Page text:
Stories tagged mosquito

Mosquito: Researchers have tracked several traits that make people be more susceptible to mosquito bites. How do you rate?
Mosquito: Researchers have tracked several traits that make people be more susceptible to mosquito bites. How do you rate?Courtesy JJ Harrison
With all the rain we've had this summer, the conditions are prime for creating large mosquito populations. And researchers have now figured out certain factors – like blood type – that can make people be more tasty targets for the little buzzers. Question, do you think mosquitoes prefer to strike beer drinkers? Click here to find the answer to that, and other factors that can impact your appeal to mosquitoes.

Jan
18
2008

Aedes aegypti mosquito
Aedes aegypti mosquitoCourtesy Photo courtesy Centers for Disease Control and Prevention
A re-emerging threat
Dengue fever is making a come back in South America and some fear it could become a problem again in the US as well. The year 2007 was an epidemic record-breaking year there was an 11% increase in reported dengue cases when comparing 2006 to 2007. Some even fear it could be spreading to the US. There was a recent article in the Los Angeles Times about it reappearing in the US.
What is dengue fever?
Dengue is a viral infection spread by the predominantly urban species Aedes aegypti mosquitoes. In recent years dengue has become a major international public health concern. Dengue is found in tropical and sub-tropical regions around the world, predominantly in urban and semi-urban areas.
Dengue fever is a severe, flu-like illness that affects infants, young children and adults, but seldom causes death. Dengue haemorrhagic fever is a potentially deadly complication that is characterized by high fever, haemorrhagic phenomena--often with enlargement of the liver--and in severe cases, circulatory failure.
Why is dengue making a come back?
Potential reasons include climate influences like global warming, El Niño / Southern Oscillation and La Niña, both of which influence the intensity and duration of the rainy seasons and hurricanes or induce intense droughts and damage to biodiversity. Another potential cause is population growth and increased opportunities for mosquitoes to breed.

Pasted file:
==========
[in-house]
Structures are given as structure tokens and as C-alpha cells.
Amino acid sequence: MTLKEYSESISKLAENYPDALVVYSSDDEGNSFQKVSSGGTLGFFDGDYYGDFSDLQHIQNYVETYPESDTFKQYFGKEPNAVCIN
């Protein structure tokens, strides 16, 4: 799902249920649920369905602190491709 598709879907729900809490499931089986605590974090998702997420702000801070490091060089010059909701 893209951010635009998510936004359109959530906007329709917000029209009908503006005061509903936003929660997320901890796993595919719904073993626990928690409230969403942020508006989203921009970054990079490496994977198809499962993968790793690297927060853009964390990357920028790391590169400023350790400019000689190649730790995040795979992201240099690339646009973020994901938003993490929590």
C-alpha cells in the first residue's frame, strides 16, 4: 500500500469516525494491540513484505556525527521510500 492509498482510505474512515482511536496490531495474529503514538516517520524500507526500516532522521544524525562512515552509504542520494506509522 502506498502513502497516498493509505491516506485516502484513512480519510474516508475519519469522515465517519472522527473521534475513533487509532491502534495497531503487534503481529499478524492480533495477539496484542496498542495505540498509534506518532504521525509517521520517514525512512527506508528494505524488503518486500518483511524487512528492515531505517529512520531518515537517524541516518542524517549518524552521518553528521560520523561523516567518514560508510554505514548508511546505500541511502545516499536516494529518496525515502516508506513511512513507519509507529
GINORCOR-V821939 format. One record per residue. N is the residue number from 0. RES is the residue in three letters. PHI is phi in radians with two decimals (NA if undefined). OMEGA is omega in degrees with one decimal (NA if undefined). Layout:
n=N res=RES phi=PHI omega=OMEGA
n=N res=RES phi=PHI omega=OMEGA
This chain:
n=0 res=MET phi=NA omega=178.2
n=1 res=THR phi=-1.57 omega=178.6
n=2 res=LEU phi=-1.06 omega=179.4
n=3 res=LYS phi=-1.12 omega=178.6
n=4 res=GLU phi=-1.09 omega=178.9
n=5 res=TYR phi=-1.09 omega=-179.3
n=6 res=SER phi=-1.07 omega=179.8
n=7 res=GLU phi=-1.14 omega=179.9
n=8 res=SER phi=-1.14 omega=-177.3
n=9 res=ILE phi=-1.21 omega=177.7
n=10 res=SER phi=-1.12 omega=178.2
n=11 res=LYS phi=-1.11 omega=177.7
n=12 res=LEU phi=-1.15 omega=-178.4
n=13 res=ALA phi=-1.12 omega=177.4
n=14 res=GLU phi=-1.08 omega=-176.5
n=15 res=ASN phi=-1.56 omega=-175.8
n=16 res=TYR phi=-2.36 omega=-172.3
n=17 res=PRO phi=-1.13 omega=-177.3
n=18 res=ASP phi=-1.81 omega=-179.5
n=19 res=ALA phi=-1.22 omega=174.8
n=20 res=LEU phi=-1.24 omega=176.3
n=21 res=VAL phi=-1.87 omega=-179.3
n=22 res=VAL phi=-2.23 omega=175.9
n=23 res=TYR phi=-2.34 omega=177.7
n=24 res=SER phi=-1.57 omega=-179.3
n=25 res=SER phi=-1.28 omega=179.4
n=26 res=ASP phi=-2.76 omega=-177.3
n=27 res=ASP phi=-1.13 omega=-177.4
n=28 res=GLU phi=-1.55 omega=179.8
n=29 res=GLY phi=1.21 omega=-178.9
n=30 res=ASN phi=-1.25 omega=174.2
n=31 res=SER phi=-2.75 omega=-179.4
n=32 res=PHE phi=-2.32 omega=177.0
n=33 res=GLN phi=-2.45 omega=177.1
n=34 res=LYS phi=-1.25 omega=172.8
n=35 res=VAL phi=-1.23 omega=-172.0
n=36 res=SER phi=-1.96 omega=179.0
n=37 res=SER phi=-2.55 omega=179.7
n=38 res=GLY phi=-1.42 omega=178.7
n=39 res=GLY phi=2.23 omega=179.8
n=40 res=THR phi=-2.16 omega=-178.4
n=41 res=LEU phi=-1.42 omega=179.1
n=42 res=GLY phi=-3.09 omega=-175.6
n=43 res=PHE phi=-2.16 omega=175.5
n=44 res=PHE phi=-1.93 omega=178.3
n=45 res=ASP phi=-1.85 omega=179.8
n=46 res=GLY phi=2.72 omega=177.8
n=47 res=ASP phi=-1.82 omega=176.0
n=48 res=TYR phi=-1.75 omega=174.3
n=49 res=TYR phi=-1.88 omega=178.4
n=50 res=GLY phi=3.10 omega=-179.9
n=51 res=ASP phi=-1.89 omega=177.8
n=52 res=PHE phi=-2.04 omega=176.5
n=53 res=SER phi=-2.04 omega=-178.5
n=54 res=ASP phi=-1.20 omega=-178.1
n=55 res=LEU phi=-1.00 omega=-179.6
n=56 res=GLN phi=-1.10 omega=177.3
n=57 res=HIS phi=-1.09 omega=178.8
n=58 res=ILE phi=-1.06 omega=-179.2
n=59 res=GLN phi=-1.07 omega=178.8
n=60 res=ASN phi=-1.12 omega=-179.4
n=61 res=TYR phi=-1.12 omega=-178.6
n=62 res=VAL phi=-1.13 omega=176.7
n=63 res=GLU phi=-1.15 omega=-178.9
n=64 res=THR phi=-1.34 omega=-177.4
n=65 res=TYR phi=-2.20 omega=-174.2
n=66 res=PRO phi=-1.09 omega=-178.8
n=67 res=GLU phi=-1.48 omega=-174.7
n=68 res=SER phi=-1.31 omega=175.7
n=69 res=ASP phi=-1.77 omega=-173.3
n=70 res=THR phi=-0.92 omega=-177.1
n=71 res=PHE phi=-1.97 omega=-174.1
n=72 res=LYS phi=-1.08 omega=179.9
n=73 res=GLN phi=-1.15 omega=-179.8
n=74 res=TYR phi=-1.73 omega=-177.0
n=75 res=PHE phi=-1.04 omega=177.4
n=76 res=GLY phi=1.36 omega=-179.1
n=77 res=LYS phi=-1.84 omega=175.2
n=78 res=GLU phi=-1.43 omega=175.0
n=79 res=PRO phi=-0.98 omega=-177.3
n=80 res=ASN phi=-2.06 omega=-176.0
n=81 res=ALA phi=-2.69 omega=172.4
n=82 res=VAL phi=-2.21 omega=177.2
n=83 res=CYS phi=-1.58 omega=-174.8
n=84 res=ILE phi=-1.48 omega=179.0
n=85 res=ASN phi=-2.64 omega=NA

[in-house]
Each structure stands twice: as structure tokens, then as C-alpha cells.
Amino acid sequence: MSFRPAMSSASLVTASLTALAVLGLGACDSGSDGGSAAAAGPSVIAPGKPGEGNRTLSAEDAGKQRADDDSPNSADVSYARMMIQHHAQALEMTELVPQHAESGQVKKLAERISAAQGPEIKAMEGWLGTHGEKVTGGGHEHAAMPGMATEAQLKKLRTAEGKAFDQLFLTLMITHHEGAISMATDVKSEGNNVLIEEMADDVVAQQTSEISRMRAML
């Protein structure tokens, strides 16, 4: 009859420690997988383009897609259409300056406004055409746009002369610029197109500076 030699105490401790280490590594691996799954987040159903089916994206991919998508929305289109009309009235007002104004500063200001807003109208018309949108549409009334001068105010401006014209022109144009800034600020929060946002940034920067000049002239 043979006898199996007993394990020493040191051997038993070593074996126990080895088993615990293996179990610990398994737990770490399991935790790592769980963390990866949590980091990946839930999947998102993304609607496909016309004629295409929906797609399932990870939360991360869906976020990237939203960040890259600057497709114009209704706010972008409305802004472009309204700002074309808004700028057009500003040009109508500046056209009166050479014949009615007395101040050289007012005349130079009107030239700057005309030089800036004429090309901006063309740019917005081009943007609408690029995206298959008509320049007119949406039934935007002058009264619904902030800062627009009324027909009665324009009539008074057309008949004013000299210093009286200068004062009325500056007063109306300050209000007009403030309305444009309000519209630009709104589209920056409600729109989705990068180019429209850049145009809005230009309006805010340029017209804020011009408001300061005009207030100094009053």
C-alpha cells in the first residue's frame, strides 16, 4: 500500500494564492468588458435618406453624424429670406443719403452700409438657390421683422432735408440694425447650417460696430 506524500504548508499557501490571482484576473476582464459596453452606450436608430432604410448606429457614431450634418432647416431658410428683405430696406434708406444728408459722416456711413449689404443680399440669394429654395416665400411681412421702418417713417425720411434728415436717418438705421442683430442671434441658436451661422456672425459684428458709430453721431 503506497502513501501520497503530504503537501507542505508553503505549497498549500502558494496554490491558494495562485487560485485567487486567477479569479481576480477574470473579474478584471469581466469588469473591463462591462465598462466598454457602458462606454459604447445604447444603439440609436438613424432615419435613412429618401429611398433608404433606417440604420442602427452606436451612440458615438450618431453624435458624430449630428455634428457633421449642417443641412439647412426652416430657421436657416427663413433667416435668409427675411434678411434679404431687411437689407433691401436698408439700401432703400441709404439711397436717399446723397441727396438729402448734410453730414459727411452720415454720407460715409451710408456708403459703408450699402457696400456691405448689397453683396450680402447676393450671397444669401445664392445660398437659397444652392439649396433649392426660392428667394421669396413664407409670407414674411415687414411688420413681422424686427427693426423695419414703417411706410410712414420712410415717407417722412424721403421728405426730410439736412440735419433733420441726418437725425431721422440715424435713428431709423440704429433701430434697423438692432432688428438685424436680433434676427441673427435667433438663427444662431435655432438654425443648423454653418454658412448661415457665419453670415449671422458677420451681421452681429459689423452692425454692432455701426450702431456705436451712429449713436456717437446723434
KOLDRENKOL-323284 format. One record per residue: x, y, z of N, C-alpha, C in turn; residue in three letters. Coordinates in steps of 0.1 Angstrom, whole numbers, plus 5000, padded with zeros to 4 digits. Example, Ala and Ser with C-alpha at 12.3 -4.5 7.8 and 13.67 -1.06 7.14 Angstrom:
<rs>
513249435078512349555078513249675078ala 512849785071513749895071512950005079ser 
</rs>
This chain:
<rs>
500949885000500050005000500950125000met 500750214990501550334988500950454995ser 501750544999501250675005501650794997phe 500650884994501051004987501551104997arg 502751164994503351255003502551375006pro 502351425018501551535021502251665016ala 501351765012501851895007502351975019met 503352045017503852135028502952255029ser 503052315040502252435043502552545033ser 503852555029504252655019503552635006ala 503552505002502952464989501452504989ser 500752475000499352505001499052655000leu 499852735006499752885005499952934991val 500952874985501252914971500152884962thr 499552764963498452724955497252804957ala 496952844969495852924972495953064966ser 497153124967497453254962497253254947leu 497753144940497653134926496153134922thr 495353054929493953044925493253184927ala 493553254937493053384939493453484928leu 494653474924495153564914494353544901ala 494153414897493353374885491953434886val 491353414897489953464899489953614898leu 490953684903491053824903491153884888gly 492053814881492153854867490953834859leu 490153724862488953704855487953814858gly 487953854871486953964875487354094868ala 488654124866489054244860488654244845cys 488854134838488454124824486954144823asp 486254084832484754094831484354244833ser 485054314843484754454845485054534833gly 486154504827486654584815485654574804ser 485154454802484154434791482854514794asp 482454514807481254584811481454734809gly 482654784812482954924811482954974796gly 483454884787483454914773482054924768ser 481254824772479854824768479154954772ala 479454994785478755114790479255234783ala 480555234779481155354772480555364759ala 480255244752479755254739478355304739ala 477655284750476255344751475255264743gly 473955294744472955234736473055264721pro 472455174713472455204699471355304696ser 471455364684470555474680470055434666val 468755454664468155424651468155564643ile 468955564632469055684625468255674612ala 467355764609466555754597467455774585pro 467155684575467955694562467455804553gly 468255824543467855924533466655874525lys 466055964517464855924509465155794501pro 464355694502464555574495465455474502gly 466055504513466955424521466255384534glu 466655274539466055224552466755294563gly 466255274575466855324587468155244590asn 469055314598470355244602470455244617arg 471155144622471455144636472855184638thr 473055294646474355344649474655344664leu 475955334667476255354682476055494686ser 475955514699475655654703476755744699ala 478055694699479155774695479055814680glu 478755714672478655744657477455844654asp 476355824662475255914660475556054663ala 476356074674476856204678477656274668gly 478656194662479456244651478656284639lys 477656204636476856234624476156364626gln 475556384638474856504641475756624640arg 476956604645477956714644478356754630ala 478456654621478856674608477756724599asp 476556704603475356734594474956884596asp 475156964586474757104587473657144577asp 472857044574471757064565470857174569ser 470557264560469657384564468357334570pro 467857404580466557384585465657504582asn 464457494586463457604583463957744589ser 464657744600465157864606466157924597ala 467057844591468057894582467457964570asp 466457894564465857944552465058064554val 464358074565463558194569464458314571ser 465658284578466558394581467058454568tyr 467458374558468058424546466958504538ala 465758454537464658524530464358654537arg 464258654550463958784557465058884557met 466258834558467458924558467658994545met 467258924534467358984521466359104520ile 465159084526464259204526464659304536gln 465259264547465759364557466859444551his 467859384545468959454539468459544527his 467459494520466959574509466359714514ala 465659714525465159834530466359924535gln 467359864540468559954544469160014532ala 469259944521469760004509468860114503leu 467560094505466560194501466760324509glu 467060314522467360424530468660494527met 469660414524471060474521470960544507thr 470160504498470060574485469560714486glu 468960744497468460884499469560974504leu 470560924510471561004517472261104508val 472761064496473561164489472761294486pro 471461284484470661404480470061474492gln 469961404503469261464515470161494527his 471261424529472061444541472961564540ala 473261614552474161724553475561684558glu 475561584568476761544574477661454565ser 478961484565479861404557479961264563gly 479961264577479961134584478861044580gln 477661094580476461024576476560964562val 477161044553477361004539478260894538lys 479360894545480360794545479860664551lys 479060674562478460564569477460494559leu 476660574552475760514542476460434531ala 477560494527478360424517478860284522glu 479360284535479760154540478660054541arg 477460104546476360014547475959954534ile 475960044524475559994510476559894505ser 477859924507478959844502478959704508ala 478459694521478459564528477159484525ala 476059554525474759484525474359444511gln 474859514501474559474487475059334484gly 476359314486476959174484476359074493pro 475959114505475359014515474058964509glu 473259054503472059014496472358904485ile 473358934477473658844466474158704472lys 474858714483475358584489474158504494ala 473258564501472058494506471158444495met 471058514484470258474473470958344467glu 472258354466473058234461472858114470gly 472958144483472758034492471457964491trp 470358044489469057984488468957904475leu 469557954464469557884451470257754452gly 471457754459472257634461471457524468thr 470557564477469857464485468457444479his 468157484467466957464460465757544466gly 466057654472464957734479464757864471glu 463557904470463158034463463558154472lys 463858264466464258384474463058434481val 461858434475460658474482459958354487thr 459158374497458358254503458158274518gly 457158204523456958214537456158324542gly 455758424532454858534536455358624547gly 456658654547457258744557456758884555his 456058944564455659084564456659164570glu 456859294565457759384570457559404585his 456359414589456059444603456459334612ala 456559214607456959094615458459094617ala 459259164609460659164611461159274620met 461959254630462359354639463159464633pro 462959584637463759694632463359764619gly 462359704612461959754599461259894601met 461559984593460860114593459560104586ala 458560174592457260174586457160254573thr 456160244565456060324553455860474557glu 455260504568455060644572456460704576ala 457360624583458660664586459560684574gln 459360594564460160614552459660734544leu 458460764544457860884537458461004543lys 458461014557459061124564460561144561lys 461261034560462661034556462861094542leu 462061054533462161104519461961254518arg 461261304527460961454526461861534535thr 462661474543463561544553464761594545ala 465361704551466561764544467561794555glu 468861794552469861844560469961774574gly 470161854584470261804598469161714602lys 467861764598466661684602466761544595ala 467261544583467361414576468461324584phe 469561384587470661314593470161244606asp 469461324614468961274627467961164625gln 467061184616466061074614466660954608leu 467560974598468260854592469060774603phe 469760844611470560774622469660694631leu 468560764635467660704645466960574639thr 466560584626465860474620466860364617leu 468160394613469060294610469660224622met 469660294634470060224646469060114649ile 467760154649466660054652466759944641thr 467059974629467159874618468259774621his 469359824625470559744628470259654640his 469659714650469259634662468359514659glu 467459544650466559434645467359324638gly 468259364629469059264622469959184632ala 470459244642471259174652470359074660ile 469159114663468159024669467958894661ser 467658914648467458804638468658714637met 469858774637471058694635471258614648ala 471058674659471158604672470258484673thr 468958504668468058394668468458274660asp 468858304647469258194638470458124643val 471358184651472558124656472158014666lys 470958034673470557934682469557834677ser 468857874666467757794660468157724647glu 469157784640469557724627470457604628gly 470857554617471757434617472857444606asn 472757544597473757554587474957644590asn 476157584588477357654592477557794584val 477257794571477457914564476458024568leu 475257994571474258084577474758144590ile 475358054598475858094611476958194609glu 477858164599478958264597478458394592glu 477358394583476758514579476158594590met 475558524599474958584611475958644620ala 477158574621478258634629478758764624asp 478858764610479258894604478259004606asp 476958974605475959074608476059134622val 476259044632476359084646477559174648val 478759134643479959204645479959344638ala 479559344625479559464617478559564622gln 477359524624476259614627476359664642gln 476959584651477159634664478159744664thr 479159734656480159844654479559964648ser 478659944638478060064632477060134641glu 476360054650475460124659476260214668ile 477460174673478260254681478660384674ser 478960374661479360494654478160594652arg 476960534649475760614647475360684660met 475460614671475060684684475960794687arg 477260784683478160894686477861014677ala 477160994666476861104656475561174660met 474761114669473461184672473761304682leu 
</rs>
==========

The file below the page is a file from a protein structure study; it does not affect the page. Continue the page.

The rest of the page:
On the other hand, micro factors exist that are dependent on the agent (virus) and the vector (mosquito)—which at times exhibits a growing resistance to insecticides—and the host, all of which closely influence the manifestation of the disease and its more serious forms.

Mar
20
2007

A new weapon against mosquito-borne malaria may be... the mosquitoes themselves: Photo USDA
A new weapon against mosquito-borne malaria may be... the mosquitoes themselves: Photo USDA

Researchers as Johns Hopkins University have genetically engineered a mosquito that is immune to malaria found in mice. The resistant mosquitoes caught the disease less often than wild bugs, and within a few generations widely outnumbered the non-resistant group.

Scientists warn that they are still a long way from developing a mosquito that is resistant to human malaria, let alone testing it or releasing it in the wild. But these early results indicate this could be a promising means of eradicating this deadly disease.

To learn more about malaria, visit the Science Museum’s on-line exhibit.

Honeybee: Courtesy Wikipedia
Honeybee: Courtesy Wikipedia
Scientists have unraveled the honeybee’s genetic code. Information was ascertained pertaining to the honeybee’s complex social behavior patterns, keen sense of smell and African origin. This is the third insect to have its genome mapped. Other insects which have had their genome mapped include the fruit fly and mosquito.